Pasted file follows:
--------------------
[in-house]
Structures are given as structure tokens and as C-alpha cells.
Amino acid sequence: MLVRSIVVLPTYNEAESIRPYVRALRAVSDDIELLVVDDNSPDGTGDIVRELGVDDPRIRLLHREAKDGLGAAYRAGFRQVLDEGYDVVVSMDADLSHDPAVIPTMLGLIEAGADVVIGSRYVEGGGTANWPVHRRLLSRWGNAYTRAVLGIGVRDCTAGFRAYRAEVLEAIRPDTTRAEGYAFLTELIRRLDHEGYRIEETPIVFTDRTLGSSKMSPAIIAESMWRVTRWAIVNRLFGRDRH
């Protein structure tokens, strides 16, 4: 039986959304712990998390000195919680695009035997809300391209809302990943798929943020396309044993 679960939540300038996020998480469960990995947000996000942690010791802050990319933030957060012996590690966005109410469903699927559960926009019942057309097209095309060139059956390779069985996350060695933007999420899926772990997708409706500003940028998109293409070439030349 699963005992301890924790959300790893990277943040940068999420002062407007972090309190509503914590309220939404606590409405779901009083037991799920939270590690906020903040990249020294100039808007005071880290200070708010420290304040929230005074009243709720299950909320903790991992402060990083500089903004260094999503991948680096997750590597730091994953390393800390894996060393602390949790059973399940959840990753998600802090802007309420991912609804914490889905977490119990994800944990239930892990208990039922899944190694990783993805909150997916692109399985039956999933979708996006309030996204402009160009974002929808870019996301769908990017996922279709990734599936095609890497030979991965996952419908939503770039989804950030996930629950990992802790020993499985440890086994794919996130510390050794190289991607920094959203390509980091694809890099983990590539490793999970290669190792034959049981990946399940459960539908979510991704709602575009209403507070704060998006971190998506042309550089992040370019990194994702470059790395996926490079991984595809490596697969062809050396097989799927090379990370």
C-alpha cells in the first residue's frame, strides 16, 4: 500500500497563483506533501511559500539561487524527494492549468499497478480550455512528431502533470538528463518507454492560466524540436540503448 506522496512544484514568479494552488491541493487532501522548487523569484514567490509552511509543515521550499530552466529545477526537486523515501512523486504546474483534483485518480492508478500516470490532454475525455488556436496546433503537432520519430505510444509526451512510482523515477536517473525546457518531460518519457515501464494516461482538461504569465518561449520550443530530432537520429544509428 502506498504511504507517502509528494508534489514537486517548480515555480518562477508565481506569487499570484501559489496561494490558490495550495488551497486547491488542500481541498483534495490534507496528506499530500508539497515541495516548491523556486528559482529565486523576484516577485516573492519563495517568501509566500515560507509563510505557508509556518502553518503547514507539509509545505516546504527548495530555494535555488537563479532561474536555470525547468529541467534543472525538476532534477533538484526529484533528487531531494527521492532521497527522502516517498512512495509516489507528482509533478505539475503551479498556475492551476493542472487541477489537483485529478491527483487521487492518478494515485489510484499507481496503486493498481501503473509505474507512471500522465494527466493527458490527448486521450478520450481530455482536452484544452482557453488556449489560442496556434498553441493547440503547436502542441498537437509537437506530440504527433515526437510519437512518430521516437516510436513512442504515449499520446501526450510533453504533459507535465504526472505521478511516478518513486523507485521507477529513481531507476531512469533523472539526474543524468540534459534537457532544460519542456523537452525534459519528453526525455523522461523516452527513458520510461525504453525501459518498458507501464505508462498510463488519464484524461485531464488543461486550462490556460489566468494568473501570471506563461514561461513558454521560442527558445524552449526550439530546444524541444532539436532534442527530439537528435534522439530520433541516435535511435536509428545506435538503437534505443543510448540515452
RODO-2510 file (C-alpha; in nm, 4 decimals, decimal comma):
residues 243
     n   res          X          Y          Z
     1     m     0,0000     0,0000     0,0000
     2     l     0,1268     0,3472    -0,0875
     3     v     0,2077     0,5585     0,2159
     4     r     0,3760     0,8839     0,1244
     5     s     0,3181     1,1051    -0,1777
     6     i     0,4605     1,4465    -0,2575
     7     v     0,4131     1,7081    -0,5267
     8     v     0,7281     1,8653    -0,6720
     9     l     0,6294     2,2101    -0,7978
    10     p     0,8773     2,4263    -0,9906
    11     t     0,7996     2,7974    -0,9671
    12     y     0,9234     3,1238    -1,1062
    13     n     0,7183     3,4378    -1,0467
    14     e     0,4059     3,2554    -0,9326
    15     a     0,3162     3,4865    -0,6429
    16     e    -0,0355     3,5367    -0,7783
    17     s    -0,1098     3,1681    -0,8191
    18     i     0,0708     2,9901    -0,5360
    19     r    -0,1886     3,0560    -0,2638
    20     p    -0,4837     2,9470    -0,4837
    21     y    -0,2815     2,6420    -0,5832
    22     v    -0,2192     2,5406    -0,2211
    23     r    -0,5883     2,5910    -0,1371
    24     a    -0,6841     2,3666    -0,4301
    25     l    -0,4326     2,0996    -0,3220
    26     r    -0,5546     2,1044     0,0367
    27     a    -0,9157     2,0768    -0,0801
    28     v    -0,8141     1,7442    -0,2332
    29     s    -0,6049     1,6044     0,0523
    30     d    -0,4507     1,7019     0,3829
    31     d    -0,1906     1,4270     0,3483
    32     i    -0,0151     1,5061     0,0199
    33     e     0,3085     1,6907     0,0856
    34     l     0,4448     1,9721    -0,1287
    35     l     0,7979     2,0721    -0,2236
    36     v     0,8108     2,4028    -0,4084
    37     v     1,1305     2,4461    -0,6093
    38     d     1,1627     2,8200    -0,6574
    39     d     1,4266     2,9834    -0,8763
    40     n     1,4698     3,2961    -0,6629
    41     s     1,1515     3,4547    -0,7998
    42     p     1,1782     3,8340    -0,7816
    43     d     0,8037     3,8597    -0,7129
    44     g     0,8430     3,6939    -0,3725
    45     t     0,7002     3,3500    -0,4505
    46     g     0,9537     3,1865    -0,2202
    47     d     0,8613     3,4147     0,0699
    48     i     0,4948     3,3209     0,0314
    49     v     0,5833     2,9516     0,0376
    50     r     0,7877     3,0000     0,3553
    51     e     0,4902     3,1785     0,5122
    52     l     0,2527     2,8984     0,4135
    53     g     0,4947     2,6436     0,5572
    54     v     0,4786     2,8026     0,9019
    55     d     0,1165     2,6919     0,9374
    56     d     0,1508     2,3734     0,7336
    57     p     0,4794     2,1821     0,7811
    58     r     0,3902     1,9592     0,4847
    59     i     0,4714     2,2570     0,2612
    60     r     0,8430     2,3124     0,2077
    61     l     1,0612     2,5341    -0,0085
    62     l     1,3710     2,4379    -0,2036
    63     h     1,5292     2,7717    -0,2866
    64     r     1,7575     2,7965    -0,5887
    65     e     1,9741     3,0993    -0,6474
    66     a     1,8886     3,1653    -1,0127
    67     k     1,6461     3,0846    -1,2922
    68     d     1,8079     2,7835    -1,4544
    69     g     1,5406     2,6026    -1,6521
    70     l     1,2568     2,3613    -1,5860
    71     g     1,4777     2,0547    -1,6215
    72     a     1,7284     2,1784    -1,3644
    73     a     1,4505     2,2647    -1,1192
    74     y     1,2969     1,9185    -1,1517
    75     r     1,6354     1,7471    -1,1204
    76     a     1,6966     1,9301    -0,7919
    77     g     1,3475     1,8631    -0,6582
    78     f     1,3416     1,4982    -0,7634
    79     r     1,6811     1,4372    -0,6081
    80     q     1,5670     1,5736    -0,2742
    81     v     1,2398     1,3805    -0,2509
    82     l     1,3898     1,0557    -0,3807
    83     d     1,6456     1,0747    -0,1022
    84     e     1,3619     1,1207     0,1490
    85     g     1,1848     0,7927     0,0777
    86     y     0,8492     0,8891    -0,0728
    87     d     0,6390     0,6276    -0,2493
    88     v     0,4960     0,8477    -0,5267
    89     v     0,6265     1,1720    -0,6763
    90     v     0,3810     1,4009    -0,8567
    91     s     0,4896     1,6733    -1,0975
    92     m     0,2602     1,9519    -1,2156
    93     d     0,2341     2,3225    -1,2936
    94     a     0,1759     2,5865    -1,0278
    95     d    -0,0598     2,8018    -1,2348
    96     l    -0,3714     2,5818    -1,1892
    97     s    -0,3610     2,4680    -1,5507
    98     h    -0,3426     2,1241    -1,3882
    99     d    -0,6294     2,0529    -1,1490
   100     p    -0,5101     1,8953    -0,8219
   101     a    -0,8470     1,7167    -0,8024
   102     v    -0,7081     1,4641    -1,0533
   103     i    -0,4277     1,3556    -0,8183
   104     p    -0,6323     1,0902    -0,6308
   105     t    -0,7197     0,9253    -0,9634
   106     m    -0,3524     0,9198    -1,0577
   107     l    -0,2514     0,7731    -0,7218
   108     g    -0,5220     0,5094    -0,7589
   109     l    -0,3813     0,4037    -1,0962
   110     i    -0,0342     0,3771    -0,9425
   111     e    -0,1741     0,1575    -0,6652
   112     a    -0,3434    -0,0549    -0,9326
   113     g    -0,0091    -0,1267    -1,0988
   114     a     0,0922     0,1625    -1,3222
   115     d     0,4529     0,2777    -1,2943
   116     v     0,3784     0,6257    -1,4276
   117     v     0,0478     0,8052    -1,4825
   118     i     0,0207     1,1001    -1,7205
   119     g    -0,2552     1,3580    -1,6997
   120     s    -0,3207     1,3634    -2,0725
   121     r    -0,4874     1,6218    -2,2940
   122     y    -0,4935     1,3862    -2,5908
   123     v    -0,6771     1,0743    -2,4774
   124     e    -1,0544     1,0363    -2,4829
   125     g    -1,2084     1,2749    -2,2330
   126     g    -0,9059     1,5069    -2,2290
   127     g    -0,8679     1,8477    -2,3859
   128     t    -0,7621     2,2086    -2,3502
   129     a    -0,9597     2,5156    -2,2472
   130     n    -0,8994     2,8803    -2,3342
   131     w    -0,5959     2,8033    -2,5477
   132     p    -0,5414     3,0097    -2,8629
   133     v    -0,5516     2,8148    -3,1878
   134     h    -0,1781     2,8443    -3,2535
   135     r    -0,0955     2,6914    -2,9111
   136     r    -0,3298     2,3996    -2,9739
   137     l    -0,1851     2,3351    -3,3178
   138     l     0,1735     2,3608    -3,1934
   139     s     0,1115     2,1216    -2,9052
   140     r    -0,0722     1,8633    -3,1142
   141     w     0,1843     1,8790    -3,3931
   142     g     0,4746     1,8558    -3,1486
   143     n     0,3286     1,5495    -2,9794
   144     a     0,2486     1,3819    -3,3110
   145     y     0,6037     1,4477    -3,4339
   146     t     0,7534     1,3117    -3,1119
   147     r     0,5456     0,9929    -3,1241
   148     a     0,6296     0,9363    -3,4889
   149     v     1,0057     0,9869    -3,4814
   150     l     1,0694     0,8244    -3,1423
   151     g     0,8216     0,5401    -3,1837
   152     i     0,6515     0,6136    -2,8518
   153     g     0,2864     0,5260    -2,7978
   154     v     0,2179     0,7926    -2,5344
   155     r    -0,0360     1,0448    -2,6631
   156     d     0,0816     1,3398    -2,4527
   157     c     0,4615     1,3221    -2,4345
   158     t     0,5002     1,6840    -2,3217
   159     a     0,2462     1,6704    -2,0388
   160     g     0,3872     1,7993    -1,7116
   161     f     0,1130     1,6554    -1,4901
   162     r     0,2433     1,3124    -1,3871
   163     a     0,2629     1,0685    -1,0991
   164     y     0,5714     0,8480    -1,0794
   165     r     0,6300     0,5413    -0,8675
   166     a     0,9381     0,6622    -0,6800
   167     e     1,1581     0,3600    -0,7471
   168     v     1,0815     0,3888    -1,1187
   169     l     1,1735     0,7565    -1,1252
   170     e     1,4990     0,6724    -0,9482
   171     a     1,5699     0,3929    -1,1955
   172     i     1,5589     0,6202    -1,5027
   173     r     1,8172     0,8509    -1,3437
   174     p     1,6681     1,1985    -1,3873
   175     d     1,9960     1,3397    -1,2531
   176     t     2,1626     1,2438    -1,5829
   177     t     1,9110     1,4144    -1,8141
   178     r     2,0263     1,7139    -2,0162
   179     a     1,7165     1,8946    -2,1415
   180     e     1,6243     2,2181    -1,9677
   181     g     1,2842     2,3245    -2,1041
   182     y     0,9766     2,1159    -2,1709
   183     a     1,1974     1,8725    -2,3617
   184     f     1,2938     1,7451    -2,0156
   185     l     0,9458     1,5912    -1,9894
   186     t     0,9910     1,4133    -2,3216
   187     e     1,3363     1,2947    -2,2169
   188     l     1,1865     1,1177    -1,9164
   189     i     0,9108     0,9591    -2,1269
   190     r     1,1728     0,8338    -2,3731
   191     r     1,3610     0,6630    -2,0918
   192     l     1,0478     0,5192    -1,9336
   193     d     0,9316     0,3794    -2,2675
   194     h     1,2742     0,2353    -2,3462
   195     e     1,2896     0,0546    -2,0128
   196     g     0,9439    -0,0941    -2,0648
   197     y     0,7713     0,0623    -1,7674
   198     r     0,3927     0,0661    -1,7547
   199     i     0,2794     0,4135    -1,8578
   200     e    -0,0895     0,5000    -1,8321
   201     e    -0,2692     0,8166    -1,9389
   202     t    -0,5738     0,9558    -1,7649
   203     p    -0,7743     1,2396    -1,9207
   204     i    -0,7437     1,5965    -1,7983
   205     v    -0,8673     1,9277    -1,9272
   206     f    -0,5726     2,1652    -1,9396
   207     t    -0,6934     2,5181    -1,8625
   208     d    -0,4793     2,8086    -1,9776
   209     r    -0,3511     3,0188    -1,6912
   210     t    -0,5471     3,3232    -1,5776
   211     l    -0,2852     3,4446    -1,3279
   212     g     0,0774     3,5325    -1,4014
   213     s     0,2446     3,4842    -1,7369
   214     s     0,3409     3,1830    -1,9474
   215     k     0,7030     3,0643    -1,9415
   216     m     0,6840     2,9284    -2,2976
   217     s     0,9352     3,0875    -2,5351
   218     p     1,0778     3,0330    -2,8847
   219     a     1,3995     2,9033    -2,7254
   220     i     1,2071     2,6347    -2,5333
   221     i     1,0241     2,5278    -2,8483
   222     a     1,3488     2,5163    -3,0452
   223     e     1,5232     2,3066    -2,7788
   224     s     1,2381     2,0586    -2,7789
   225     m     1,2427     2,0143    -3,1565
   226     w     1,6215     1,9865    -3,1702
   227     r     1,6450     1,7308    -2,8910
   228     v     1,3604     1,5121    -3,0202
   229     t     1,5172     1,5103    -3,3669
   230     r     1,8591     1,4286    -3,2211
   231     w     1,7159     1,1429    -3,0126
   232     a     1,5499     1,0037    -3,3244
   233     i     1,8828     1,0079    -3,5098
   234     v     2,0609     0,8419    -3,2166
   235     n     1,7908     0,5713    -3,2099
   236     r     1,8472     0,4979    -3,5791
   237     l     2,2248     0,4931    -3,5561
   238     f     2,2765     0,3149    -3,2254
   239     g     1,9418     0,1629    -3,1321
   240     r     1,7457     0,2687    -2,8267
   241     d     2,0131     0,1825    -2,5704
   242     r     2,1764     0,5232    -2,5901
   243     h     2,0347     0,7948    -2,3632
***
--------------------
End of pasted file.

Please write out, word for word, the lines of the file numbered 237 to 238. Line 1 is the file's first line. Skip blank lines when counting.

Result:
   229     t     1,5172     1,5103    -3,3669
   230     r     1,8591     1,4286    -3,2211